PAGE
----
What we discovered is that by applying some simple rules and procedures when approaching a negotiation, we are able to truly impact the comp packages for our clients, without creating unnecessary friction with their future employer. This is the real key to this process. If a negotiation leaves both parties battered and bitter, it achieves nothing. Our approach looks to minimize stress during the process, and leave both parties feeling they’ve gotten enough…and let’s face it, enough is what this world needs more of. Of course, the strategies we deploy for our clients aim to maximize what they want (being careful not to overstep) but are backed up by clear explanation and delivered with respect. This helps the employer to better understand the candidate’s true value and why what is being requested is justified given the candidate, the market, the location, and various other factors.
We began to see that our approach to negotiation was having a meaningful impact on both our client’s overall compensation packages and also how their future employer viewed them.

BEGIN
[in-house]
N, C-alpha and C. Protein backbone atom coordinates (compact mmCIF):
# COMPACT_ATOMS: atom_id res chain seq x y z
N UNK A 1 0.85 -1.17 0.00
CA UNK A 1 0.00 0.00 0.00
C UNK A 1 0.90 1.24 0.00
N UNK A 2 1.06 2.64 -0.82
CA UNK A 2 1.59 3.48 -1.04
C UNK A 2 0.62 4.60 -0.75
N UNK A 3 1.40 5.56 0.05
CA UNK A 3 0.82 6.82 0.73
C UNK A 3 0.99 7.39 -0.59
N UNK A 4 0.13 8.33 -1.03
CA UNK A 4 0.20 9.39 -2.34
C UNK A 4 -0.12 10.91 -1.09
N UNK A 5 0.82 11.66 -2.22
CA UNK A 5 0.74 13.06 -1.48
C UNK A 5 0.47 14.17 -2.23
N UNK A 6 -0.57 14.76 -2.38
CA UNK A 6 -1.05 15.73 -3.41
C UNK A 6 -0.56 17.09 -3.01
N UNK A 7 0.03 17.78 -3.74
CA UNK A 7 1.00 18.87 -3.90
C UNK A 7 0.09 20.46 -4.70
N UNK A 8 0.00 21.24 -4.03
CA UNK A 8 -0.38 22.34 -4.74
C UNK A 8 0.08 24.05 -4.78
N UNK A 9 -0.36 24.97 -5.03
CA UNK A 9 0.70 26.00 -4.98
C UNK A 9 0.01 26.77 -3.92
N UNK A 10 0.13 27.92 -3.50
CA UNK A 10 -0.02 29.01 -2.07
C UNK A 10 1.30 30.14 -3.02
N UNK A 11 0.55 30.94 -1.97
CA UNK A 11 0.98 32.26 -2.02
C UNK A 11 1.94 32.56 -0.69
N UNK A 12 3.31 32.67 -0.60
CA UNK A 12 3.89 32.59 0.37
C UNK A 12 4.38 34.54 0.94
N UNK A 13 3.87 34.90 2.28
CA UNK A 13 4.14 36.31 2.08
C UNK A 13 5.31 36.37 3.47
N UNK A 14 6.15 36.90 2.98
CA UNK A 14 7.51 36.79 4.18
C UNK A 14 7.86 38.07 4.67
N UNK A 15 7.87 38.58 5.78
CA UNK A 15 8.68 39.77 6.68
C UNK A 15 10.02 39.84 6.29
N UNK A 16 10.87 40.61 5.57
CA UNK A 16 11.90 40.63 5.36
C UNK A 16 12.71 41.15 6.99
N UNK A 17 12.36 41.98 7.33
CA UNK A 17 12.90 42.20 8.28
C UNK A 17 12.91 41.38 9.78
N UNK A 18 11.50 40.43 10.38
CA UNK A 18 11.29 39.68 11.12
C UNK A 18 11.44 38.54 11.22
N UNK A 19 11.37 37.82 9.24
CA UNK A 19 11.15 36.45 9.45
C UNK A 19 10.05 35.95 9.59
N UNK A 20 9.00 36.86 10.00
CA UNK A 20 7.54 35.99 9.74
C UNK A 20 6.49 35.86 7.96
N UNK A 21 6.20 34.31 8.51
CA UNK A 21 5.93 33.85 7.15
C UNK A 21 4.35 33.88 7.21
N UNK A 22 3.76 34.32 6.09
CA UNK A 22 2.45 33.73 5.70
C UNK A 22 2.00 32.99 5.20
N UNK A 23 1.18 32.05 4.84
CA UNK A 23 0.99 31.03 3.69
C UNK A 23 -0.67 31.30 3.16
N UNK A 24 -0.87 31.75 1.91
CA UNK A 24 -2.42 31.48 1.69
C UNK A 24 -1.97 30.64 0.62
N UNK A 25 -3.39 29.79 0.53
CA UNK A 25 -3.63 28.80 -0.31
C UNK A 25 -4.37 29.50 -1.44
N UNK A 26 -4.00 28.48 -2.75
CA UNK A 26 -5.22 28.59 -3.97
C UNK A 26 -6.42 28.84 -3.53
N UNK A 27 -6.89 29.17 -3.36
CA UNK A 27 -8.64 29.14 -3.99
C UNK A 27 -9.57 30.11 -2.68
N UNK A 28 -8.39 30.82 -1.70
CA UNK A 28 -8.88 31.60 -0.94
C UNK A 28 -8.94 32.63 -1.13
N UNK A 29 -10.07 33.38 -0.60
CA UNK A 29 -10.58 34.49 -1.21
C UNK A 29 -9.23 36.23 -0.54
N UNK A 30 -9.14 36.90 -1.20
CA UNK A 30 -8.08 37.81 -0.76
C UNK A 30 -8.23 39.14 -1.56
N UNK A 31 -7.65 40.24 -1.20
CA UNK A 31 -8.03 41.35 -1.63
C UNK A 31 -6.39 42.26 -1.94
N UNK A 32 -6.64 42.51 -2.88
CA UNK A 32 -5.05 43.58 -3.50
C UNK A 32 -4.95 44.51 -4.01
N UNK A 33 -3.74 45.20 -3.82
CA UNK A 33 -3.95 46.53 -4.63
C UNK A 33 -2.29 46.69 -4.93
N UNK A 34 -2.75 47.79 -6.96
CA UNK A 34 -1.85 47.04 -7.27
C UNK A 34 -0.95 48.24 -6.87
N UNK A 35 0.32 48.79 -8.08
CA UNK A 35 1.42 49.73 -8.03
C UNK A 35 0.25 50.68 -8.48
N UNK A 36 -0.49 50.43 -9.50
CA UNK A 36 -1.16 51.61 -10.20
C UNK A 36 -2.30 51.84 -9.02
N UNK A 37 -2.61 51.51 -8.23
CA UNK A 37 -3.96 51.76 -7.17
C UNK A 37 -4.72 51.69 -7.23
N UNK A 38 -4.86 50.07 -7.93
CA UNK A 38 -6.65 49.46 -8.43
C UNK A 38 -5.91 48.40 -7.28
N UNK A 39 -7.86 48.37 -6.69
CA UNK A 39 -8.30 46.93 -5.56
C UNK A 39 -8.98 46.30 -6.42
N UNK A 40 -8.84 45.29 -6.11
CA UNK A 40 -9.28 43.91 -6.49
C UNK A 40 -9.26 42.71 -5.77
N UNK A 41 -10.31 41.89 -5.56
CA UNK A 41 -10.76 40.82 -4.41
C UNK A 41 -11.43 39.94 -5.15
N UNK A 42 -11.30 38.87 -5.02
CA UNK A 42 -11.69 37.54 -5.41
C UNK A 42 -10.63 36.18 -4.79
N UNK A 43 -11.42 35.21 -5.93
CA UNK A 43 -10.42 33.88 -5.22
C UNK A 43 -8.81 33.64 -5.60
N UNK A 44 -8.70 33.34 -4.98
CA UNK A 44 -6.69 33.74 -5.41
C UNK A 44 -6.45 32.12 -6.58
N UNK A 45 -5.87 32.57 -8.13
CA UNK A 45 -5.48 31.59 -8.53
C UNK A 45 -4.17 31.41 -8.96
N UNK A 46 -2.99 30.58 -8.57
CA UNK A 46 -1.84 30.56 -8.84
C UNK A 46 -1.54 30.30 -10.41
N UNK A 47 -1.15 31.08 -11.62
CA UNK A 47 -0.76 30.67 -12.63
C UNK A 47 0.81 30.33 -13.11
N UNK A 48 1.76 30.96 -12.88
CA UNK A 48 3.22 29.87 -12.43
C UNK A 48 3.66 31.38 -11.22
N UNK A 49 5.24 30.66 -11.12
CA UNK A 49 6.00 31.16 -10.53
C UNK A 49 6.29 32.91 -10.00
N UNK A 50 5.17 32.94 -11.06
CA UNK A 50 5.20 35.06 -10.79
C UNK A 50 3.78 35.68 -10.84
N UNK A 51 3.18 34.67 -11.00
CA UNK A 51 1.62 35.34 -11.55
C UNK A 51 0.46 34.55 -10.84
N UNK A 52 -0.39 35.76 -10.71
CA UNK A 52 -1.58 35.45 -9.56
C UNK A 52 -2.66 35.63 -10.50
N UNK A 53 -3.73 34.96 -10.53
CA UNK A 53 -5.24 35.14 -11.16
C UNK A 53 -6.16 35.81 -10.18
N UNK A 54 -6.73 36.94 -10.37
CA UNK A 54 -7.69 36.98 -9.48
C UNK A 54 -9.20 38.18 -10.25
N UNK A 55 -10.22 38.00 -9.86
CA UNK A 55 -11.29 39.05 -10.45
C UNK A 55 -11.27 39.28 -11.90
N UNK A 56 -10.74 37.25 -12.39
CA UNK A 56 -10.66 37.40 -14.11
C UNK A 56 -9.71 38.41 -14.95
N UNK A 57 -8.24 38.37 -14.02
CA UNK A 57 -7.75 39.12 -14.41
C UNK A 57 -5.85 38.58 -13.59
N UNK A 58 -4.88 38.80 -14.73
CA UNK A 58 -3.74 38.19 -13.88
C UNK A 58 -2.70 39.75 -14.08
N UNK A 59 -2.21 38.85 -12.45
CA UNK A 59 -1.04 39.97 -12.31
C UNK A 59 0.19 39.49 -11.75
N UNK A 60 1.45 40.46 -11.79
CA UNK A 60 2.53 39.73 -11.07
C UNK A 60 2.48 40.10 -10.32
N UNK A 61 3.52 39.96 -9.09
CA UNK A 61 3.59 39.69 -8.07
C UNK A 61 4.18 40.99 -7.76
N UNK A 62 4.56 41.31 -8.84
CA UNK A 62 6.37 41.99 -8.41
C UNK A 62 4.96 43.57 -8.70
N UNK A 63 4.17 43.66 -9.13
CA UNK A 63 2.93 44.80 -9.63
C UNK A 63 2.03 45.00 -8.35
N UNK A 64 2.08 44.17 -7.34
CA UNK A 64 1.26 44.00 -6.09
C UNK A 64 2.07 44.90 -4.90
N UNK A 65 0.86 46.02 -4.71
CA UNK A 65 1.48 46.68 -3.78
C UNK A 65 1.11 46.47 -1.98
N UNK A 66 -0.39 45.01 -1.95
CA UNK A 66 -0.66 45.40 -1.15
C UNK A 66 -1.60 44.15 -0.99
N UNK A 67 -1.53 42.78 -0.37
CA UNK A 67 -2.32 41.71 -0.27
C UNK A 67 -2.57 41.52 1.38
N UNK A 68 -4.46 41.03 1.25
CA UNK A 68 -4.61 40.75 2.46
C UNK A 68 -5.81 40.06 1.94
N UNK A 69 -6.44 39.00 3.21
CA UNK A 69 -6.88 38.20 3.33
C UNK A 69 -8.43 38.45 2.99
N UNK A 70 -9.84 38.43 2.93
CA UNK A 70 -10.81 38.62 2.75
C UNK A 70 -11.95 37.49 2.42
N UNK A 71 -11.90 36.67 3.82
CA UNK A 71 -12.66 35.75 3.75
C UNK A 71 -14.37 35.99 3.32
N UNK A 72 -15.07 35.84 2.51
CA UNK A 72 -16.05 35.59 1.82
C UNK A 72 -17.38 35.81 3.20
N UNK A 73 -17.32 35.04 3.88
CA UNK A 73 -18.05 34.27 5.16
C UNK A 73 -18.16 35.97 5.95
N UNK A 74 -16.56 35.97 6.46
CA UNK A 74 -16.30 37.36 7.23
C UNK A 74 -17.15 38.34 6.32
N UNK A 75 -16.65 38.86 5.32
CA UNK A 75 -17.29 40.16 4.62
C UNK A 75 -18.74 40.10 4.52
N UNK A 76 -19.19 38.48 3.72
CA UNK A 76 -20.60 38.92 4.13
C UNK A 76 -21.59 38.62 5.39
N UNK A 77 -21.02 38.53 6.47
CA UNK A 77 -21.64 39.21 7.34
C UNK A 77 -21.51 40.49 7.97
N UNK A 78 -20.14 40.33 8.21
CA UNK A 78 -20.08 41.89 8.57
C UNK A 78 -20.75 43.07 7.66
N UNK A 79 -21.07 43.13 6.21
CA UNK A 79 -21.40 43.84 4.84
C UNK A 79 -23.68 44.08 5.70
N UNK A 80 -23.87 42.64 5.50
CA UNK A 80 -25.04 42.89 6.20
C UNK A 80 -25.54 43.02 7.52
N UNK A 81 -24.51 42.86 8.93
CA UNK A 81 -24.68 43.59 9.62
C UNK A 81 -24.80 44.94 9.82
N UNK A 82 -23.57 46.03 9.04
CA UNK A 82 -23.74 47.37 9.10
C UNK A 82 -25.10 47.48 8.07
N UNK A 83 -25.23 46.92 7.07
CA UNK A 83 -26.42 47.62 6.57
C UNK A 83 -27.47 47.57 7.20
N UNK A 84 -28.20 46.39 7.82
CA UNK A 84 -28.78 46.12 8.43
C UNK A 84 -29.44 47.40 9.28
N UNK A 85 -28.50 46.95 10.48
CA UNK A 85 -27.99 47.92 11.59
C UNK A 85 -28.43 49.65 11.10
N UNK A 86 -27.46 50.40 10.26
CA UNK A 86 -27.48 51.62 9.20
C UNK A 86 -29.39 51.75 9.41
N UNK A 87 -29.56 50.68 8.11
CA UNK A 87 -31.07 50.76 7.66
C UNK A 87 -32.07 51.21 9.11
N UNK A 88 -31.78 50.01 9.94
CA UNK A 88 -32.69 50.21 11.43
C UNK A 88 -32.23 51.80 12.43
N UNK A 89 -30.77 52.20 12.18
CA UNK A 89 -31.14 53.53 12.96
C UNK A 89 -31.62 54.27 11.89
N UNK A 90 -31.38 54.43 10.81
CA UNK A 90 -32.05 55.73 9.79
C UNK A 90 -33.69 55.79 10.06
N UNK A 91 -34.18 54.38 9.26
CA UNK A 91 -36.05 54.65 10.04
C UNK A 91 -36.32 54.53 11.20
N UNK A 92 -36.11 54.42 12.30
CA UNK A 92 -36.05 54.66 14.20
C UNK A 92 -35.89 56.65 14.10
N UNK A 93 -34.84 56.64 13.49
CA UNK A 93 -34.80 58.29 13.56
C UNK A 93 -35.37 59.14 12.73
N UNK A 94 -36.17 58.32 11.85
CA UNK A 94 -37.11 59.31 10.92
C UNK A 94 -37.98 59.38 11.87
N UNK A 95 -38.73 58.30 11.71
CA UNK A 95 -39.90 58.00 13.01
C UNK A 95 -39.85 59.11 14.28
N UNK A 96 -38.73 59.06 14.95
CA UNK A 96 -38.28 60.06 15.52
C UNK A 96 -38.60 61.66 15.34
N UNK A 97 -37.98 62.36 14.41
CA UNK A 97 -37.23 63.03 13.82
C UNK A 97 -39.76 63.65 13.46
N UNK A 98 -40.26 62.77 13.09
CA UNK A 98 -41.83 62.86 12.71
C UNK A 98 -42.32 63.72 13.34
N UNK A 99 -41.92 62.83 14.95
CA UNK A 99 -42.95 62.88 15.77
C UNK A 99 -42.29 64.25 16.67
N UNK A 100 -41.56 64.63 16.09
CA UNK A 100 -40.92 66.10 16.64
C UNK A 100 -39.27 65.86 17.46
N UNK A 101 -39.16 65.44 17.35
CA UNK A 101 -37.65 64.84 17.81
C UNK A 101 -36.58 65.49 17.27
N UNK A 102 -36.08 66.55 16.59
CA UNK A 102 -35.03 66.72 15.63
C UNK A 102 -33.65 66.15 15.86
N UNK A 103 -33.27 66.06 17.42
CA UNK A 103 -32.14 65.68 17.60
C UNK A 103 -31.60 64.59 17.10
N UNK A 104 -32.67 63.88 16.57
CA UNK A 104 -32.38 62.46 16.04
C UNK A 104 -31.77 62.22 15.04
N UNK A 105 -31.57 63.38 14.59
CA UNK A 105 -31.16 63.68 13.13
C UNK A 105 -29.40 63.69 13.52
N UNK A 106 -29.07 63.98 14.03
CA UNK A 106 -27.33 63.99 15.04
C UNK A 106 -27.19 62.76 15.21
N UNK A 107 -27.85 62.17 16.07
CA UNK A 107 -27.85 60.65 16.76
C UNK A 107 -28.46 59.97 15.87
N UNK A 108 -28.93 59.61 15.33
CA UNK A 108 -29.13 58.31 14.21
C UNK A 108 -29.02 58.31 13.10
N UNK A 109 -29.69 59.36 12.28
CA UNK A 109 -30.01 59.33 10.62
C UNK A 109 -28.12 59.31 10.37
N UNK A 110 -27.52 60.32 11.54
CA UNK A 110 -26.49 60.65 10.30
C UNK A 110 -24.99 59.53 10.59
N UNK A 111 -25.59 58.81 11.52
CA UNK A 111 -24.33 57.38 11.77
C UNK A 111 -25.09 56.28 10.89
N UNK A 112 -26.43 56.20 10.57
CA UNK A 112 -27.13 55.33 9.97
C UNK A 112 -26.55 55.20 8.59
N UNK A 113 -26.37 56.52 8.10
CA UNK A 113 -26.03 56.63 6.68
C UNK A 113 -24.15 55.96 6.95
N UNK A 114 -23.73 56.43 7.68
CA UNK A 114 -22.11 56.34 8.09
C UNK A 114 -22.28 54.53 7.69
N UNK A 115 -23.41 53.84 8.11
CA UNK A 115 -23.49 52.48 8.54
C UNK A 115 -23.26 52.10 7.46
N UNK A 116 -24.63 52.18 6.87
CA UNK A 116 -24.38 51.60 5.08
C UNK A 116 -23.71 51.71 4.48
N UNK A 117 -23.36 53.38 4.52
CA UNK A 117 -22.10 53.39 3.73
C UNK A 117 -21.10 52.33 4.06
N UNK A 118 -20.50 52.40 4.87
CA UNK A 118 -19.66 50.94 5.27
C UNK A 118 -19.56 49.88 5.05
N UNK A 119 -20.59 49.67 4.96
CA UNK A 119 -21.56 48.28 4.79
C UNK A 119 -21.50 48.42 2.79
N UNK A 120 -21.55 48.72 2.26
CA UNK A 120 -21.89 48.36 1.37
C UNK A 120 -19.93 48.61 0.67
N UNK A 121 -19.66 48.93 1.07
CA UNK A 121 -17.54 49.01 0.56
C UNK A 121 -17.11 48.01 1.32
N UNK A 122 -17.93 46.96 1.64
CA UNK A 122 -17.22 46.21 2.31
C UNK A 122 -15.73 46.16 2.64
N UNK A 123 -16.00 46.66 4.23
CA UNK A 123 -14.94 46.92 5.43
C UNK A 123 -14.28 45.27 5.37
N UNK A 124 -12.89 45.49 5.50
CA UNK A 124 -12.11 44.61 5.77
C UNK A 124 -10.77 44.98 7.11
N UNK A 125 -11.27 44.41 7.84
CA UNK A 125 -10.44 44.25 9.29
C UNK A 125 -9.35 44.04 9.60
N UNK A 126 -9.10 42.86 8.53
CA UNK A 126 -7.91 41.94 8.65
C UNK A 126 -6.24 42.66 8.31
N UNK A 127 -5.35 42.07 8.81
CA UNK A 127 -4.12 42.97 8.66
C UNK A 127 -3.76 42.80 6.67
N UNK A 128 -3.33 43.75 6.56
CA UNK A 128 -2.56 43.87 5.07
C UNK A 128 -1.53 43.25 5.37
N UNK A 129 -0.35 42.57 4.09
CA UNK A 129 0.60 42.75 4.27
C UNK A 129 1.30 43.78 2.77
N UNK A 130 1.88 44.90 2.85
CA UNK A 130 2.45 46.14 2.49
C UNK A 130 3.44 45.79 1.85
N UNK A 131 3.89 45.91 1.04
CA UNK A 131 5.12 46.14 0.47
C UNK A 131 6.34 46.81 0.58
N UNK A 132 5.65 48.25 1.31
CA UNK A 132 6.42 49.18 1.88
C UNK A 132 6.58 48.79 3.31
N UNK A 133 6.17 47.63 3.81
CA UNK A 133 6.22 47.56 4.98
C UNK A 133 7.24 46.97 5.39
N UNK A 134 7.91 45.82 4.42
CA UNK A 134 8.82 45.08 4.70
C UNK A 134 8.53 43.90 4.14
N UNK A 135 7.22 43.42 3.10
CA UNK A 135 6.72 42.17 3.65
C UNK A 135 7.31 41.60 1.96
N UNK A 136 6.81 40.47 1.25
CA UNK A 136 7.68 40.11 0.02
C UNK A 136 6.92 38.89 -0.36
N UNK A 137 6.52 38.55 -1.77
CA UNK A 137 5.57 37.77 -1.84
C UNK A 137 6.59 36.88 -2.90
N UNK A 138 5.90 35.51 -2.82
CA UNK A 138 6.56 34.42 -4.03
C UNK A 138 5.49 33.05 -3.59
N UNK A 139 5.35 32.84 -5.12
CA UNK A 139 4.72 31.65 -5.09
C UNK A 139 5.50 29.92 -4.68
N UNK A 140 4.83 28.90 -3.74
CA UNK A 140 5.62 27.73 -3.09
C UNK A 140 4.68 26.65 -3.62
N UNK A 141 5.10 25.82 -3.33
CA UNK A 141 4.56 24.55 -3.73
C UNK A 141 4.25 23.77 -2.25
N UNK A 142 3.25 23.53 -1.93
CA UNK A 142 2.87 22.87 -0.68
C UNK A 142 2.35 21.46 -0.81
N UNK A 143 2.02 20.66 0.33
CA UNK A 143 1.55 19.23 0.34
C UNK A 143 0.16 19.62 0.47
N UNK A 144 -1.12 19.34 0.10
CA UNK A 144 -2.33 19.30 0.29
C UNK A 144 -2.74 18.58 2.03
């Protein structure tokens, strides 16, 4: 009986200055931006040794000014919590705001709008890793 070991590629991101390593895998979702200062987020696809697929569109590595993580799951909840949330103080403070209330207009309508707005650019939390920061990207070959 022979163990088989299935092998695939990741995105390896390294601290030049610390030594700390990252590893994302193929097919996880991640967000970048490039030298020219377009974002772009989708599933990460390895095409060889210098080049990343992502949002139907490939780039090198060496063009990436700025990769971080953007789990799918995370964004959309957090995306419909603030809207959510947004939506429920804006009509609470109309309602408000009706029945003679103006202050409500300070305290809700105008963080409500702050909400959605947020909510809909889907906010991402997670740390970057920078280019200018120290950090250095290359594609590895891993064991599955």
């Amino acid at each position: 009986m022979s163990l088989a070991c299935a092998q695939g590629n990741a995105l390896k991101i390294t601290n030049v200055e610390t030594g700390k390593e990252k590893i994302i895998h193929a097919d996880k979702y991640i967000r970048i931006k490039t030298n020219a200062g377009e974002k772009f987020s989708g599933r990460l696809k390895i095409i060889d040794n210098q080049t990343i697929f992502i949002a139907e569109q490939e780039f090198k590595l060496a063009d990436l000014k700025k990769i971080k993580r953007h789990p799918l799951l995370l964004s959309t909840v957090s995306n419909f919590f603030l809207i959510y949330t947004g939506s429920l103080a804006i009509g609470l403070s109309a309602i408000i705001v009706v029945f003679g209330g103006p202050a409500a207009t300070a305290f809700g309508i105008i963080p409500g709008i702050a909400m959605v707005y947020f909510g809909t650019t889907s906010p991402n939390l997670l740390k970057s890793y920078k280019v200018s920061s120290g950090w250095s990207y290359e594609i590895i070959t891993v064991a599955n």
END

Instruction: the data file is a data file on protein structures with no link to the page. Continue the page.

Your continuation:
So, what is our approach? It starts with our client (the candidate) weighing a list of 24 different employment desires (salary, equity, PTO, etc, etc) that help provide us with a negotiation roadmap [if you’d like to see how this works in action, you can play with our free Lifestyle Calculator HERE. This process helps reveal two different, and complementary things: 1. Our client, often for the first time, gets a holistic understanding of what’s most important to them in order to achieve their desired lifestyle and, 2. We obtain a clear understanding of what is most important to them so we can help convey these priorities effectively to their prospective employer. You see, it turns out that the more an employer knows about what’s important to their employee, the better the relationship between employer and employee can be at the outset of a hiring. I know that sounds obvious, but sadly in the marketplace today, it’s not practiced often enough.